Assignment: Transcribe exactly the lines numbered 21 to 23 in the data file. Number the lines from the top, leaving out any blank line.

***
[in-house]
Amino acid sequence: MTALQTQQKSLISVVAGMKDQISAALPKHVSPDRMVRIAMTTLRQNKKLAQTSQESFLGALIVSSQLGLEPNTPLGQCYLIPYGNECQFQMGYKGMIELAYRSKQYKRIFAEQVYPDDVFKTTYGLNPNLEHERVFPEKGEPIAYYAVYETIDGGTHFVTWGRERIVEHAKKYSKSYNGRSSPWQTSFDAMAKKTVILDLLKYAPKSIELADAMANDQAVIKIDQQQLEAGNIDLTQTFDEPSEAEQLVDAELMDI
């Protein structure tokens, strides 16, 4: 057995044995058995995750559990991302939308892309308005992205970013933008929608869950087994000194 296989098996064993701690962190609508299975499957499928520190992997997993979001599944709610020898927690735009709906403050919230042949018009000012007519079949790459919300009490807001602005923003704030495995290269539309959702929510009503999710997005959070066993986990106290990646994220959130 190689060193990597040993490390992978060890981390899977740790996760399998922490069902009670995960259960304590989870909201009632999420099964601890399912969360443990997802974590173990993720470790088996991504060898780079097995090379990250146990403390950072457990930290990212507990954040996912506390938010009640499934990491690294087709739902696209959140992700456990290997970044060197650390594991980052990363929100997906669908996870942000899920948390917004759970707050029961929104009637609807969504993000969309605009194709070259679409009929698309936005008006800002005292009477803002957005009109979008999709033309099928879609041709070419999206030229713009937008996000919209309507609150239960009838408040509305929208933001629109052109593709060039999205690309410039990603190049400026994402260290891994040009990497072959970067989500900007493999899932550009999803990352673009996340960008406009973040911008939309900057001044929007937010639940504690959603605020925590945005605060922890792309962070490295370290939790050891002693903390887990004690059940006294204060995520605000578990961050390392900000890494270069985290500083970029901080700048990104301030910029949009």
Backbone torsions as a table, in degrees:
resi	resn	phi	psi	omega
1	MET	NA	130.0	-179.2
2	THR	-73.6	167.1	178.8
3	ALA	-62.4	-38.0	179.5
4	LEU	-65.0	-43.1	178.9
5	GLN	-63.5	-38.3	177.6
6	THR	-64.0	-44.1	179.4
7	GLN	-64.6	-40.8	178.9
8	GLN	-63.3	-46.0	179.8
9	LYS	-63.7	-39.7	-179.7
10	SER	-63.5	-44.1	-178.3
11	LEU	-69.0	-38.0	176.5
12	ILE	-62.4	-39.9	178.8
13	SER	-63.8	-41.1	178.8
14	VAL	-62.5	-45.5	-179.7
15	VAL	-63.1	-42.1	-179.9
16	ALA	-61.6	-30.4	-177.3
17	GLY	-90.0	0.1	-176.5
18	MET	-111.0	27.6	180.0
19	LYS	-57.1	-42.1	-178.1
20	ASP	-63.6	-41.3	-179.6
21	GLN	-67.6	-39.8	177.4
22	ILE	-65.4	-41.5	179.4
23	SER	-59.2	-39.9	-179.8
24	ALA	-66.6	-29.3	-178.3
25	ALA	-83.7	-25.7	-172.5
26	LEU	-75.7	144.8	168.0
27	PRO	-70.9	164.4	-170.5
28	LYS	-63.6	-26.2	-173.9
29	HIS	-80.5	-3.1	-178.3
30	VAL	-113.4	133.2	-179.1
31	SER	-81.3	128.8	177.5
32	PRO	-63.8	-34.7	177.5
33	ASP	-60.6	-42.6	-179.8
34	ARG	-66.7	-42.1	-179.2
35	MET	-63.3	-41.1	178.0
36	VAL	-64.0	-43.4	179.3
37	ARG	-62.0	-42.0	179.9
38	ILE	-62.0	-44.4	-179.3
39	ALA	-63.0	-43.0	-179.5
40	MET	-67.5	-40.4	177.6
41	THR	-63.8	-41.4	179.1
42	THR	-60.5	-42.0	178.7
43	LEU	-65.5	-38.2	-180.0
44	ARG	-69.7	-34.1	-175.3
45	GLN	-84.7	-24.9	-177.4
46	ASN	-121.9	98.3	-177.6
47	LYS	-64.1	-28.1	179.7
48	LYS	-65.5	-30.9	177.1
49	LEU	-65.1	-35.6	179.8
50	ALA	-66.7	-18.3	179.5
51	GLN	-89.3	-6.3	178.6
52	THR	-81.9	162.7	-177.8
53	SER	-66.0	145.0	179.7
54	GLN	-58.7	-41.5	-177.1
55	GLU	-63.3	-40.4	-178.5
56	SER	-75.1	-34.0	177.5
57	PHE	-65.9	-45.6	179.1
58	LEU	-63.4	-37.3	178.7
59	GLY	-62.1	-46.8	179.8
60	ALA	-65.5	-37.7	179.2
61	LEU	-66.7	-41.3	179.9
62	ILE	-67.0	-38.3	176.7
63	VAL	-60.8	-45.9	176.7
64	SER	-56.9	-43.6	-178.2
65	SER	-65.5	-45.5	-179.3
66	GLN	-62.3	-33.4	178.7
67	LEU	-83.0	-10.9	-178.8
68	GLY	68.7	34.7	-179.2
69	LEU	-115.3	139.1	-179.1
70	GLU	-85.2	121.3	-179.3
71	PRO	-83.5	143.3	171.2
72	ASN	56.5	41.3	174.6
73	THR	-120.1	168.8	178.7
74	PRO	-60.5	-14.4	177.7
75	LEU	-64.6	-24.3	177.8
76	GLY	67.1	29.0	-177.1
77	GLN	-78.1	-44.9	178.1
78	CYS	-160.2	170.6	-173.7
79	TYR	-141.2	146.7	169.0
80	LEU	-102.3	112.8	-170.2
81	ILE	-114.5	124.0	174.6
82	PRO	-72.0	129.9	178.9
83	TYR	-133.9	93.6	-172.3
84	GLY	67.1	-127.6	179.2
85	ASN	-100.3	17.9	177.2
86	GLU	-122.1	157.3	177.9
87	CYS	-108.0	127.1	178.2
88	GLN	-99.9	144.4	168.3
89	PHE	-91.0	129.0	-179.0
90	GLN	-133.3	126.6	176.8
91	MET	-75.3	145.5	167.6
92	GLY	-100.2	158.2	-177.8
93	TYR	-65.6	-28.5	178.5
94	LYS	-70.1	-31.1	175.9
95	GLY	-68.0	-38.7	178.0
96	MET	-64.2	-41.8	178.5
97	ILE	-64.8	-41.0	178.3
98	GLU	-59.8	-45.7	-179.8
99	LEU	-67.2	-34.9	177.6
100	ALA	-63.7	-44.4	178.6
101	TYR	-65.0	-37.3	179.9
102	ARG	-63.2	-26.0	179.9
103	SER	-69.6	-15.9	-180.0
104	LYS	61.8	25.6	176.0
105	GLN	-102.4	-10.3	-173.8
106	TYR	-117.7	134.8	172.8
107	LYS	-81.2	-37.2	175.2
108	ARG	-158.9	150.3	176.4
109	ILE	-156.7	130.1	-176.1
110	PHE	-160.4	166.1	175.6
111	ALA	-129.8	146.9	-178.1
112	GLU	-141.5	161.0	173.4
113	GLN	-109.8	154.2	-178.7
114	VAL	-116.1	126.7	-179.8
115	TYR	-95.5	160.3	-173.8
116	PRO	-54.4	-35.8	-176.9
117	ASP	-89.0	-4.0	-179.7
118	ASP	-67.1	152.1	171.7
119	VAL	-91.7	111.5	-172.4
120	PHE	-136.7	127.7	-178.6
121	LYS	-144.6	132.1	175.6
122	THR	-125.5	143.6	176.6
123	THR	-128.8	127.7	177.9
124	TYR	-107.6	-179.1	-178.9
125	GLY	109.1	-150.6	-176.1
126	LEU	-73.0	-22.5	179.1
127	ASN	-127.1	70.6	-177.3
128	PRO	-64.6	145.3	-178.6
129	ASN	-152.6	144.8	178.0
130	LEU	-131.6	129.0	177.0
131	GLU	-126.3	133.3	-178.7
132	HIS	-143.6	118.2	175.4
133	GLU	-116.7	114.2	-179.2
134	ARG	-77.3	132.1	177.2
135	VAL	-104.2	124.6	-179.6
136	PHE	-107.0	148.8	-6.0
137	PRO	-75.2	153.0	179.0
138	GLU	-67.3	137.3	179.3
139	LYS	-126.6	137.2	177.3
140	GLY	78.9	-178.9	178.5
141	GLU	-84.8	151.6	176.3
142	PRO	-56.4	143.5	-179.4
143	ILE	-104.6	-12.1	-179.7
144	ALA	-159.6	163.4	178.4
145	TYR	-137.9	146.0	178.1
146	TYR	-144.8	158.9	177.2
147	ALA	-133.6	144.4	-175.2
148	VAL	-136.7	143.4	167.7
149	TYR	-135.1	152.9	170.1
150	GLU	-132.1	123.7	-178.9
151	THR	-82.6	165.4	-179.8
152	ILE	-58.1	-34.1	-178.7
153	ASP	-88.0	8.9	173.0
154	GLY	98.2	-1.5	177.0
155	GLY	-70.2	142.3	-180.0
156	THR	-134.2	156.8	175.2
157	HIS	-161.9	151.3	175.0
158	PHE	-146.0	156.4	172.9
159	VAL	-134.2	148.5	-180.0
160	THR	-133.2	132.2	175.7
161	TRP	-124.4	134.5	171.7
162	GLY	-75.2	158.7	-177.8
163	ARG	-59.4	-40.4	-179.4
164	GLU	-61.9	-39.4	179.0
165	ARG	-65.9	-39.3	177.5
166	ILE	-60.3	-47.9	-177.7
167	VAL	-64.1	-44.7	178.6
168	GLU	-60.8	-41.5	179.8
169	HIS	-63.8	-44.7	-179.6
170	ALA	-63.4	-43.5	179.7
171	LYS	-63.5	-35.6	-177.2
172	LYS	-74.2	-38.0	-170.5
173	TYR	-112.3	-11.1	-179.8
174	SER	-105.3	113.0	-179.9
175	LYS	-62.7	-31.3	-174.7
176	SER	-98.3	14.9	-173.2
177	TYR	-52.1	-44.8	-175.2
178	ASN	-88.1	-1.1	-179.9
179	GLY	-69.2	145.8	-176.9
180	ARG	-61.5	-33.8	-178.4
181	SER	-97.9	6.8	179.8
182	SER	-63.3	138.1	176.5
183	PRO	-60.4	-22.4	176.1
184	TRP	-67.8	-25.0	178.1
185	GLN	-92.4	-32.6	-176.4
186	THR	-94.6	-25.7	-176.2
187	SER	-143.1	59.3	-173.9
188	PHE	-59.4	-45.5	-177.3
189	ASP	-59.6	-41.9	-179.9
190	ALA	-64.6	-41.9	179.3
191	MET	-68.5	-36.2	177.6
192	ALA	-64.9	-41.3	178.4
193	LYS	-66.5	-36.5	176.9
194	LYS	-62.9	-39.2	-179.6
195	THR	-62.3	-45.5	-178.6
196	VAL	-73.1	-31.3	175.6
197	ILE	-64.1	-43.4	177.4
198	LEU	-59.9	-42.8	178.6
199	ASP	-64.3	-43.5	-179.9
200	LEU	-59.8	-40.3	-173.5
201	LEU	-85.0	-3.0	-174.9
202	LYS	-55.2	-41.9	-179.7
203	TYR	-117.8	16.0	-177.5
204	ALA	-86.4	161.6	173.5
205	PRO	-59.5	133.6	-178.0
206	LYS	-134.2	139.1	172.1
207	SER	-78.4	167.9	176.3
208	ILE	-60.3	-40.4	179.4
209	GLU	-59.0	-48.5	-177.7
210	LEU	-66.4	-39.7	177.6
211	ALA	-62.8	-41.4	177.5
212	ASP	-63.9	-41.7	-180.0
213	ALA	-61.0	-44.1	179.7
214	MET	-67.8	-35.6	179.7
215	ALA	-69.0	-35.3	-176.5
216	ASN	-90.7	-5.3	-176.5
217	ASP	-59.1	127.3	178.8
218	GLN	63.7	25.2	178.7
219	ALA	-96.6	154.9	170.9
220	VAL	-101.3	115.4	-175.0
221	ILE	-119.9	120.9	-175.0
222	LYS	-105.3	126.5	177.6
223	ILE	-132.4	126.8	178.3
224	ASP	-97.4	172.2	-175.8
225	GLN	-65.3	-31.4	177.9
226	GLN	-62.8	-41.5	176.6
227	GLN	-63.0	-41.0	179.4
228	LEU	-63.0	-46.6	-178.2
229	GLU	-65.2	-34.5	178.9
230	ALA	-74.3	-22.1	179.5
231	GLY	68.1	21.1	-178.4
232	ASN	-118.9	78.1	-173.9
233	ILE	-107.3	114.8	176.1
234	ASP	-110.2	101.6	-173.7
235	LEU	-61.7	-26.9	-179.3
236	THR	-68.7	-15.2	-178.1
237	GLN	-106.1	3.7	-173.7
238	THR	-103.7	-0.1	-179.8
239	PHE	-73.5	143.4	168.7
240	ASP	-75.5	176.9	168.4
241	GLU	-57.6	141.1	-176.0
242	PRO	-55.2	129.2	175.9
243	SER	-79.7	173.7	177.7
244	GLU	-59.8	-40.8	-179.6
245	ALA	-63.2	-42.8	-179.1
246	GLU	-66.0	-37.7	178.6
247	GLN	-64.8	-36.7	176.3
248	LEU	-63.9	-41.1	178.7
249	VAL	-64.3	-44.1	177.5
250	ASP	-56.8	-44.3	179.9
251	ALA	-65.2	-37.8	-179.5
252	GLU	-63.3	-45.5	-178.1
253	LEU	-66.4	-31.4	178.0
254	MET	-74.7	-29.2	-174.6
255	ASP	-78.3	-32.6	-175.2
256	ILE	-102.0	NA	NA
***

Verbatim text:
16	ALA	-61.6	-30.4	-177.3
17	GLY	-90.0	0.1	-176.5
18	MET	-111.0	27.6	180.0